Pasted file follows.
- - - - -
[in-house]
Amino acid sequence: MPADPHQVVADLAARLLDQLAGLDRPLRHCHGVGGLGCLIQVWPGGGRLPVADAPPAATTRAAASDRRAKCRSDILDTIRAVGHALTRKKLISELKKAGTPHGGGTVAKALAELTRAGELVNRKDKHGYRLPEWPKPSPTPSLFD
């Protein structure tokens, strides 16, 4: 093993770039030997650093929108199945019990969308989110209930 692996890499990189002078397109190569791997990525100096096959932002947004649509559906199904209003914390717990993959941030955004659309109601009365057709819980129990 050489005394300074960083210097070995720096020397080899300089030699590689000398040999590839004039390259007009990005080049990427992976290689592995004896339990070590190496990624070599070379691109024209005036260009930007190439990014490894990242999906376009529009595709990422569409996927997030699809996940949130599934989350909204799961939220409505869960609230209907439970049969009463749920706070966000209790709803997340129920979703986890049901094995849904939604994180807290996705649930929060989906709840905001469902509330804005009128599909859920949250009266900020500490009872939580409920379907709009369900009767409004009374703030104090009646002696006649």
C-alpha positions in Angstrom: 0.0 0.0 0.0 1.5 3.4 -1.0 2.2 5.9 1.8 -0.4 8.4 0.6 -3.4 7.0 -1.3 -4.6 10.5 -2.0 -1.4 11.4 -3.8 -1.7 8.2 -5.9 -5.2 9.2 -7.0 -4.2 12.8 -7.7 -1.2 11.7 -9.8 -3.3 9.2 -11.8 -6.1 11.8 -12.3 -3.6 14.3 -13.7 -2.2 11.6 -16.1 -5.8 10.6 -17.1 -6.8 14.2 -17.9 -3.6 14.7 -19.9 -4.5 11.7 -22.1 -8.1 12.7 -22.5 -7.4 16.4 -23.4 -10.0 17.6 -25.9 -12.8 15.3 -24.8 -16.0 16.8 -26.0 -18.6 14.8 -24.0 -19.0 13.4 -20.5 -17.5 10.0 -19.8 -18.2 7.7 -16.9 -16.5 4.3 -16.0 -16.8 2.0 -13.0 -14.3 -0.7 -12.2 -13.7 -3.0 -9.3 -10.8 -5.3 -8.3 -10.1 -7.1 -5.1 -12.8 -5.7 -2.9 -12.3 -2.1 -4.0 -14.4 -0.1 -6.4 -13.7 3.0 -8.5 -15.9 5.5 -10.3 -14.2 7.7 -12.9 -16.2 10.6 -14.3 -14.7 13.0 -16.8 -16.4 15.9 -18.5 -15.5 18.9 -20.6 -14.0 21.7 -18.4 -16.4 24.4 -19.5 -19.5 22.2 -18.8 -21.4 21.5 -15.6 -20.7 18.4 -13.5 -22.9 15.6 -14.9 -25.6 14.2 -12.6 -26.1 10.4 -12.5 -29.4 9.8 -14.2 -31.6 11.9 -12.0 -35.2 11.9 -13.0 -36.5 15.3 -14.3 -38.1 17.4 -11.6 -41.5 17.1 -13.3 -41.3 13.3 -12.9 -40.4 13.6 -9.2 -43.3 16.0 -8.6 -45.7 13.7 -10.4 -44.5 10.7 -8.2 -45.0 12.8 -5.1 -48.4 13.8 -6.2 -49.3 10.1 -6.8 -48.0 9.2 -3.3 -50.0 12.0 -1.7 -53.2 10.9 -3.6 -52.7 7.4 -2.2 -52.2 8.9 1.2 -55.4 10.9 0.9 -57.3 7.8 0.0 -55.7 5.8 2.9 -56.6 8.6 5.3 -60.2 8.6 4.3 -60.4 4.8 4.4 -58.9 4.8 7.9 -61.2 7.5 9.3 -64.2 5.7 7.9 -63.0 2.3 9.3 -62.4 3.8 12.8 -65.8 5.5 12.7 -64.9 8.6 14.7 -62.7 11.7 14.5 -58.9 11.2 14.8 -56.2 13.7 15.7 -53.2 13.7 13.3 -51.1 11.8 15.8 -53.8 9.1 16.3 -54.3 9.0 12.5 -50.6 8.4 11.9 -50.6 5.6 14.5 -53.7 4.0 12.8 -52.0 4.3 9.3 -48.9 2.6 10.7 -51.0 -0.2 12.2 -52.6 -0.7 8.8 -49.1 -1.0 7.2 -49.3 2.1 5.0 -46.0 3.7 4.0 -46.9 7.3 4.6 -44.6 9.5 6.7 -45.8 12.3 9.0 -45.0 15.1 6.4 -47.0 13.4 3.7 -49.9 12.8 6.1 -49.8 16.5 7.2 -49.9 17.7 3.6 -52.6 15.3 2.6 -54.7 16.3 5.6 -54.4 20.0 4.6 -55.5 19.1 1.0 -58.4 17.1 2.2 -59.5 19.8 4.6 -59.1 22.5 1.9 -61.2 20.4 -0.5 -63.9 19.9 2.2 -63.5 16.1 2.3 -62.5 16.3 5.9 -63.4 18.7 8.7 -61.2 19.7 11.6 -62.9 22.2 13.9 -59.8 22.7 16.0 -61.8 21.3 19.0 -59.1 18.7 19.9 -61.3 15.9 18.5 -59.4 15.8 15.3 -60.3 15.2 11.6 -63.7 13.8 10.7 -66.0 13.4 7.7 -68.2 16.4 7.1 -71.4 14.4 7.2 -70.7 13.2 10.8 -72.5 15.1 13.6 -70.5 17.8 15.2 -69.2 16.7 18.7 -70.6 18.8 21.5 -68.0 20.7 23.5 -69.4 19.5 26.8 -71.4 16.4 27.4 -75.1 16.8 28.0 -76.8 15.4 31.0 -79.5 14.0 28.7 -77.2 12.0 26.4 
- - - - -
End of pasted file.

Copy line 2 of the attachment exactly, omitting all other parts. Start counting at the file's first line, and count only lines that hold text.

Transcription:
Amino acid sequence: MPADPHQVVADLAARLLDQLAGLDRPLRHCHGVGGLGCLIQVWPGGGRLPVADAPPAATTRAAASDRRAKCRSDILDTIRAVGHALTRKKLISELKKAGTPHGGGTVAKALAELTRAGELVNRKDKHGYRLPEWPKPSPTPSLFD